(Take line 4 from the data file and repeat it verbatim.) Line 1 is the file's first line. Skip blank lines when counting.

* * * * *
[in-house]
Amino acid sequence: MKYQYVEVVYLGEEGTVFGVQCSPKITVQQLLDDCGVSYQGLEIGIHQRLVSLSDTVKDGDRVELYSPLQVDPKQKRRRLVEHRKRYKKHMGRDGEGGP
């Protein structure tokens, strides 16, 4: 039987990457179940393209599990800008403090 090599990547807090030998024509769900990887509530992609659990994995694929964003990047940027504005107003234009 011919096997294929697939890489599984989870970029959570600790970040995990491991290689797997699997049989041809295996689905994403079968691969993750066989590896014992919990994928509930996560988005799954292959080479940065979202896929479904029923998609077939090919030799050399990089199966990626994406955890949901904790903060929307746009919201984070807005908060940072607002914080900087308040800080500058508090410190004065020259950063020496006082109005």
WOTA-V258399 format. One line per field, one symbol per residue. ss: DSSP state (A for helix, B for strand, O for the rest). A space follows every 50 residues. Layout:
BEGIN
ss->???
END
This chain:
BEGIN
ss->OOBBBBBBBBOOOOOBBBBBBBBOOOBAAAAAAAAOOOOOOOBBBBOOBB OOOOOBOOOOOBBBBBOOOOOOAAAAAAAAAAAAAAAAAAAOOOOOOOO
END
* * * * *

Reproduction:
WOTA-V258399 format. One line per field, one symbol per residue. ss: DSSP state (A for helix, B for strand, O for the rest). A space follows every 50 residues. Layout: